National Labor Relations Board rules in favor of faculty unionization effort


Hunter Long

Kirkland Hall houses Vanderbilt administration. (Hustler Multimedia/Hunter Long)

Sam Zern, Editor in Chief

Non-tenure track faculty efforts to unionize will move forward this year following a National Labor Relations Board ruling in favor of the union. A June vote showed that a majority of the voting non-tenure track faculty in the College of Arts and Sciences were in favor of forming a union. However, the university challenged 28 of the votes. The ruling came about after the NLRB reviewed the challenged ballots and determined that all but one would be counted.  

This means that the NLRB had again affirmed our right to unionize,” Amy Cooter, senior lecturer in the department of sociology and a member of the unionization effort organizational team, said. “It also means that Vanderbilt should now sit down with us and begin the collective bargaining process; they have said all along that they want us to have a fair vote, the NLRB has made that decision for A&S non-tenure-track faculty, so we are eager to move forward with them in this negotiation.”

Last year, non-tenure track members of Vanderbilt’s faculty in four colleges began the movement to unionize. The effort was not supported by the university, which was of the opinion that a unionized model was not appropriate for the governance structure of the university. In February, the Service Employees International Union (SEIU) filed a petition with the National Labor Relations Board calling for a vote on whether or not faculty wanted the union.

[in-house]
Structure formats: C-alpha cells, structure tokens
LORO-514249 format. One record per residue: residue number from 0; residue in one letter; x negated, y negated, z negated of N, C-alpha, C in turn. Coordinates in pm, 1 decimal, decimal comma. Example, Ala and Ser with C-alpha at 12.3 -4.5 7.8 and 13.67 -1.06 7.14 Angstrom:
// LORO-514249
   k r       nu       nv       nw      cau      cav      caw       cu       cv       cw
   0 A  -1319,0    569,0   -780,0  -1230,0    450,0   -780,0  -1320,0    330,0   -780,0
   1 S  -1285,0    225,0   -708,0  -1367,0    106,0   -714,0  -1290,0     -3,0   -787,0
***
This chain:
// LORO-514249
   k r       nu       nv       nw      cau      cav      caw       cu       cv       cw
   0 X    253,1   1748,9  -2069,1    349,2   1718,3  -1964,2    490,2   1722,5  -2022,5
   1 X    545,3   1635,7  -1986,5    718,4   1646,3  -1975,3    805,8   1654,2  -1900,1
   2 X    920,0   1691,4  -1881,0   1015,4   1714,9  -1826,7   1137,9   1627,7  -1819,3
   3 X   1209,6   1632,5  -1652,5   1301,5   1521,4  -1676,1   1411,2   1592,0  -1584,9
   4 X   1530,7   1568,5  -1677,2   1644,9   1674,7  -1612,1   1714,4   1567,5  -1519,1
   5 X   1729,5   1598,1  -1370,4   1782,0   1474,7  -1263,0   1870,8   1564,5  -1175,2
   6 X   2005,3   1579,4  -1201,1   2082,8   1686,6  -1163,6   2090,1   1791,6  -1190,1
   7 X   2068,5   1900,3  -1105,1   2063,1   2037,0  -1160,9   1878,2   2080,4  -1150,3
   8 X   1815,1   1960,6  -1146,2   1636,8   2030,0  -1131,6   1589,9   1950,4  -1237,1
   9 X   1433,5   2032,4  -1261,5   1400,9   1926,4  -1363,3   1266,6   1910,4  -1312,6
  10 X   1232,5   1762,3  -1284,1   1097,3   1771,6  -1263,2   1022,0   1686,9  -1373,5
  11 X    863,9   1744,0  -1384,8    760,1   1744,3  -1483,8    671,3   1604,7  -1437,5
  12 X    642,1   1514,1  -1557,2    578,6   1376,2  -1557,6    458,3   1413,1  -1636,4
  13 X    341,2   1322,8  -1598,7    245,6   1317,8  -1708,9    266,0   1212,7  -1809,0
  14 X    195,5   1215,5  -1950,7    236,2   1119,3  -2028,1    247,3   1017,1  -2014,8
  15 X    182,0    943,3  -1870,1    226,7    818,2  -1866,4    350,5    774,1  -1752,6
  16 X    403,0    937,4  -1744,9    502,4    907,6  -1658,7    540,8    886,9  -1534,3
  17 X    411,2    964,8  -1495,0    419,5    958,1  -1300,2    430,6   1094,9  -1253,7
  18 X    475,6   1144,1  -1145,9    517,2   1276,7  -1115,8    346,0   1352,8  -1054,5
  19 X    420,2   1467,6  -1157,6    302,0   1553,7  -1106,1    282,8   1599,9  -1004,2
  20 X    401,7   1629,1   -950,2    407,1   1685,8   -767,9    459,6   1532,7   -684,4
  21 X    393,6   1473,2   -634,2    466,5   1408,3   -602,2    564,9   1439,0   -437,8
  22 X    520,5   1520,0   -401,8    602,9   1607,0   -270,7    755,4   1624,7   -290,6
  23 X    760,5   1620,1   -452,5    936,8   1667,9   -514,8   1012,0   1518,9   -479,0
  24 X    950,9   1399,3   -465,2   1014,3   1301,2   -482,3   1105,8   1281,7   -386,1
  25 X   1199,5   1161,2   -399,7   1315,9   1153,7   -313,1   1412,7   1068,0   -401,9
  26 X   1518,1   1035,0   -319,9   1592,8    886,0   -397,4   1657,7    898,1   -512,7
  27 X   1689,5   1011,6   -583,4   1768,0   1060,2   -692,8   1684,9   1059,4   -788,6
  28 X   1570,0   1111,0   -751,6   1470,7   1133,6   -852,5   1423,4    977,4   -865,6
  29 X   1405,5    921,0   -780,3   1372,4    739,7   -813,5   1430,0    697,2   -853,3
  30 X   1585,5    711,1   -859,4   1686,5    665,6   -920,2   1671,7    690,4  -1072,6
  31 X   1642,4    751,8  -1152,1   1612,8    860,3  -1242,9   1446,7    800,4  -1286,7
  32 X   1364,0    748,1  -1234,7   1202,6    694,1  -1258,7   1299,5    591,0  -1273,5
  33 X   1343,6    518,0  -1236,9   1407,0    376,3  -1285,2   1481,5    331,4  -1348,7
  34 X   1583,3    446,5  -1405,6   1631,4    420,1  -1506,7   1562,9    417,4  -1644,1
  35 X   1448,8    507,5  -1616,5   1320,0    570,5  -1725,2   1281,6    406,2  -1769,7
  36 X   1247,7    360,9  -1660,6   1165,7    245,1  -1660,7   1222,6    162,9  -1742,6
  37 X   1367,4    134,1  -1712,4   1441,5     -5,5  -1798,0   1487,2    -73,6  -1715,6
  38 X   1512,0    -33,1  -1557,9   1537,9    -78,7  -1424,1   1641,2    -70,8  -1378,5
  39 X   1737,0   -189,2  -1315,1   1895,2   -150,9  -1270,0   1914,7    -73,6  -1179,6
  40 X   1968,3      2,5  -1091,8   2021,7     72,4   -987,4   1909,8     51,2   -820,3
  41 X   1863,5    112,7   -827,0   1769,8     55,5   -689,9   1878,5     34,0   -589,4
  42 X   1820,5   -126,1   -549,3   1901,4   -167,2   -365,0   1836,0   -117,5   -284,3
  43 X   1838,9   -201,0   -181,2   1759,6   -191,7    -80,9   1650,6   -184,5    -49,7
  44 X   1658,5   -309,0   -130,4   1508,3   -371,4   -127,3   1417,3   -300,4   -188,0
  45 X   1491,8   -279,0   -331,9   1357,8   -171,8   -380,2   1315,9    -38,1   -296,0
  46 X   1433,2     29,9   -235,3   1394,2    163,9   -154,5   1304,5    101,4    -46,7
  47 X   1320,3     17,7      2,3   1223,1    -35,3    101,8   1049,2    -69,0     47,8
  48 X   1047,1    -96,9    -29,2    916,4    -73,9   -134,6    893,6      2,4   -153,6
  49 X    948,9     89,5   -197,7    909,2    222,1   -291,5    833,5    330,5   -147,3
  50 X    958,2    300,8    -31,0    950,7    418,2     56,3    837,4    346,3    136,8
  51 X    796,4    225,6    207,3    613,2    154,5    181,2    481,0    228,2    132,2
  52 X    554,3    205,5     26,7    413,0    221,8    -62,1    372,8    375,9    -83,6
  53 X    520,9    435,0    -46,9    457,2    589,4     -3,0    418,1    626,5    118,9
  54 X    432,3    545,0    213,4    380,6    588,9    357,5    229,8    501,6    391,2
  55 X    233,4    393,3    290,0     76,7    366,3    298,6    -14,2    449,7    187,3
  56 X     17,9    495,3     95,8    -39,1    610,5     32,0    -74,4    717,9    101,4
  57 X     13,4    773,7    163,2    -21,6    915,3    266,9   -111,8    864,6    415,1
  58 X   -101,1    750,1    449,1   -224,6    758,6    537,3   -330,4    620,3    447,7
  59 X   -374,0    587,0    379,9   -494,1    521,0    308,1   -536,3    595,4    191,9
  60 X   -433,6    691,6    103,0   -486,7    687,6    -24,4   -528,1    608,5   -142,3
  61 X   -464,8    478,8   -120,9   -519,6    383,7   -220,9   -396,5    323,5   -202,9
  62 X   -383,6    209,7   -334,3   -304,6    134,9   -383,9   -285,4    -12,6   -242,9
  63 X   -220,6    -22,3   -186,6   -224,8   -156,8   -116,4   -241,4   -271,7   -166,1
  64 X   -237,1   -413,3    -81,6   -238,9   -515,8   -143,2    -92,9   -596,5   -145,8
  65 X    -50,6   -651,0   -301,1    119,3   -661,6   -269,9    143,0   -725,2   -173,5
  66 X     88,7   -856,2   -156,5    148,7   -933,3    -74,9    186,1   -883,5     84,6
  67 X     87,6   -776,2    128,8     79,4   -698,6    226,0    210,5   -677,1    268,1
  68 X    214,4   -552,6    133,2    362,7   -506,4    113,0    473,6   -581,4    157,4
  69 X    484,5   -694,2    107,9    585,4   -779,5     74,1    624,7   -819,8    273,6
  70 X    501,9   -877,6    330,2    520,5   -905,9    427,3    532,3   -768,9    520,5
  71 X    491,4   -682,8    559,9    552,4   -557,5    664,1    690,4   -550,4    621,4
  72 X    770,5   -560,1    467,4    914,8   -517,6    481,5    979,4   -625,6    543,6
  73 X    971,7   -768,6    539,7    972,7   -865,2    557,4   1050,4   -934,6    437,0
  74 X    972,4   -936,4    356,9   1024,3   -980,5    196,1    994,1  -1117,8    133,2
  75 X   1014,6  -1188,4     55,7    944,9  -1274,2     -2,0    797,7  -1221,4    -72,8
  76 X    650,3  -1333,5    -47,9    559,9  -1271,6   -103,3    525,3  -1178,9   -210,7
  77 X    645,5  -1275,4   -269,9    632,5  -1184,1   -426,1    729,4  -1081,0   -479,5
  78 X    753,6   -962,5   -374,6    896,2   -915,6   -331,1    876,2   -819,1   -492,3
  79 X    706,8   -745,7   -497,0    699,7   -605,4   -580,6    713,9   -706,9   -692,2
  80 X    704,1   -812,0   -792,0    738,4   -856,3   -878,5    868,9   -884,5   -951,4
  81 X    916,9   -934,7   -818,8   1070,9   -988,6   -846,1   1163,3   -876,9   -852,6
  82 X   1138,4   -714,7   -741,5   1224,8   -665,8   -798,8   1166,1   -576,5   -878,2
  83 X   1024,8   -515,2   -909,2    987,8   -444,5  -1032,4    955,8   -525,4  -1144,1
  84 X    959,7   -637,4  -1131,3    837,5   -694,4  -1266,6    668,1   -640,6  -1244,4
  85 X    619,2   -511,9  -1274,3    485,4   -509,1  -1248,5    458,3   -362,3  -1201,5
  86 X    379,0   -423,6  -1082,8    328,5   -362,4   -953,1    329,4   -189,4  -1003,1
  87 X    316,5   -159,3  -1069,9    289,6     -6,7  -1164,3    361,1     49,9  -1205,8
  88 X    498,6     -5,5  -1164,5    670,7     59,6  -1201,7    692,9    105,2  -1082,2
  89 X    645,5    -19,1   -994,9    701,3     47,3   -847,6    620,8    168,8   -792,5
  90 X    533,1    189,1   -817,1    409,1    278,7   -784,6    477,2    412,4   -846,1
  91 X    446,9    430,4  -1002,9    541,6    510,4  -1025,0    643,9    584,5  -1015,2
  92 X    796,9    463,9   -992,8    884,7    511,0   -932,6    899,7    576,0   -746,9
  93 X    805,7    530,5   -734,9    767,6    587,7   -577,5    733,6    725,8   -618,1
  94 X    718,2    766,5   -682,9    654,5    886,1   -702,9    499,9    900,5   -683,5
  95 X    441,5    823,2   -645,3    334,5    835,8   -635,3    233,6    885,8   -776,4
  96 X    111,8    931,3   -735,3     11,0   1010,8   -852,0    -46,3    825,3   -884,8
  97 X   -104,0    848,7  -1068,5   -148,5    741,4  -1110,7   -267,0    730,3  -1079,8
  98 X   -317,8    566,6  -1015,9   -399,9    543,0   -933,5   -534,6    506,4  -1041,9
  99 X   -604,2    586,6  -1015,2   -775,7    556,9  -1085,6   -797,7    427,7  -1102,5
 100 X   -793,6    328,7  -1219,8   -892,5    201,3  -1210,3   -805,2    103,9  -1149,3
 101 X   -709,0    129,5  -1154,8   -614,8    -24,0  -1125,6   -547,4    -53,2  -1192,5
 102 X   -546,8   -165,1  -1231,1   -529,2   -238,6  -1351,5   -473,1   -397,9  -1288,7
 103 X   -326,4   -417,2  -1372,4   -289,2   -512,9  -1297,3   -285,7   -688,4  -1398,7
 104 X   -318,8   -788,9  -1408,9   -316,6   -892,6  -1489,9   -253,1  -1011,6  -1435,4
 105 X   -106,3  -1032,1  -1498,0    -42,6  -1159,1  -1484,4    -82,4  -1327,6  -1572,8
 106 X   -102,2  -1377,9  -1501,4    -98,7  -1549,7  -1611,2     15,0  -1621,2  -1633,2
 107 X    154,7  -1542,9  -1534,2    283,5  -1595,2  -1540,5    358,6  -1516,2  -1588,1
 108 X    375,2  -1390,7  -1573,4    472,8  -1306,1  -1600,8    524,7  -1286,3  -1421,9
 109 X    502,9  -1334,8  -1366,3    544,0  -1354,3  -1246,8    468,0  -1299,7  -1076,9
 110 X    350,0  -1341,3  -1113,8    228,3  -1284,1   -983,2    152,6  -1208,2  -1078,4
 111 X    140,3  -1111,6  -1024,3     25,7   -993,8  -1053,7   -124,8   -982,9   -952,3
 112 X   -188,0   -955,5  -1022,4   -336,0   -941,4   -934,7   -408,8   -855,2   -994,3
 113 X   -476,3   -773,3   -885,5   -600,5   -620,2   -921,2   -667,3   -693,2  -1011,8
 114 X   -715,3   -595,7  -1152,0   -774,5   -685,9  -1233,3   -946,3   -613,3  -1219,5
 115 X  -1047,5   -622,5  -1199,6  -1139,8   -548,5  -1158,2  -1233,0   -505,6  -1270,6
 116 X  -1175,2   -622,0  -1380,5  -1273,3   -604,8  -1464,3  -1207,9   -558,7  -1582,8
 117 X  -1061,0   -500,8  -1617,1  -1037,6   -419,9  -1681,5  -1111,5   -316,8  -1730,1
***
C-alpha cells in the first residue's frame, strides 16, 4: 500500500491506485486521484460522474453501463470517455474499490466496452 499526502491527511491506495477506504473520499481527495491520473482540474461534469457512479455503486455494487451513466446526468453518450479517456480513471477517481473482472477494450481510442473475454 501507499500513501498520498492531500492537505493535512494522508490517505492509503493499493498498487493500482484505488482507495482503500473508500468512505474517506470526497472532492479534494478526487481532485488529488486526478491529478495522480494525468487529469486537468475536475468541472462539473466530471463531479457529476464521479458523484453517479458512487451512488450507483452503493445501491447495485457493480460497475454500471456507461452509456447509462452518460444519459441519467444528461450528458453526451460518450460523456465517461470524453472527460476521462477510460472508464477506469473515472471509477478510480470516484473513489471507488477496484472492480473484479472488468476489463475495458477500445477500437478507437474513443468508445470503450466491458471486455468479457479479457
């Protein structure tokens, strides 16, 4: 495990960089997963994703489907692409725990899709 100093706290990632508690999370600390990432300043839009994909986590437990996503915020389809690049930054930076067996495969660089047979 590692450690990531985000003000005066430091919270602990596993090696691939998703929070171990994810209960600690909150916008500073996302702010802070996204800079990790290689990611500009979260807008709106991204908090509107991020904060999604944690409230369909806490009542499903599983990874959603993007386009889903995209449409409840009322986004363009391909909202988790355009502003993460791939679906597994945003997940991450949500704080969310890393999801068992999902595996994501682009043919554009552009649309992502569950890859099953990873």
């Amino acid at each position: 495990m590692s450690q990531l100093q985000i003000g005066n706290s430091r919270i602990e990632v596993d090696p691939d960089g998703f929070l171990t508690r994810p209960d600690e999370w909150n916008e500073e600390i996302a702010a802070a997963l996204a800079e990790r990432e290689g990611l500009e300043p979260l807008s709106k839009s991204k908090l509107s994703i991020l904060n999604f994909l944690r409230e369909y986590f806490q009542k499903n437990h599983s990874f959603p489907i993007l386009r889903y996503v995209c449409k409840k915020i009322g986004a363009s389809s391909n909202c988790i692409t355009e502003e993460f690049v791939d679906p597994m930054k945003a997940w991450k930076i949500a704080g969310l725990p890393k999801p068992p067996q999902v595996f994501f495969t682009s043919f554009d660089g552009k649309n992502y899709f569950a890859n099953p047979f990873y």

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Only the College of Arts and Sciences voted majority in favor of unionizing. Of the 193 Arts and Sciences faculty members eligible to vote, 55 voted yes and 40 voted no. Of those votes, 28 were a challenged. University officials cited the fact that some of those who voted were either no longer employed by the university, had a primary teaching appointment in a school other than Arts and Sciences or had an administrative role that the university said should prevent them from voting as faculty. However, 27 of the challenged votes were counted, and the NLRB released a report detailing the reason each individual contested ballot was counted.

The university has until Nov. 2 to appeal the decision. In the meantime, updates will regularly be posted on the Provost’s website.

The university is evaluating the NLRB Hearing Officer’s report and in the process of determining next steps at this time,” John Geer, Vice Provost of Academic and Strategic Affairs, said. “We continue to approach this process in good faith and with the well-being of the Vanderbilt community and its faculty at the forefront. It is too early to know all the implications and what are best next steps.”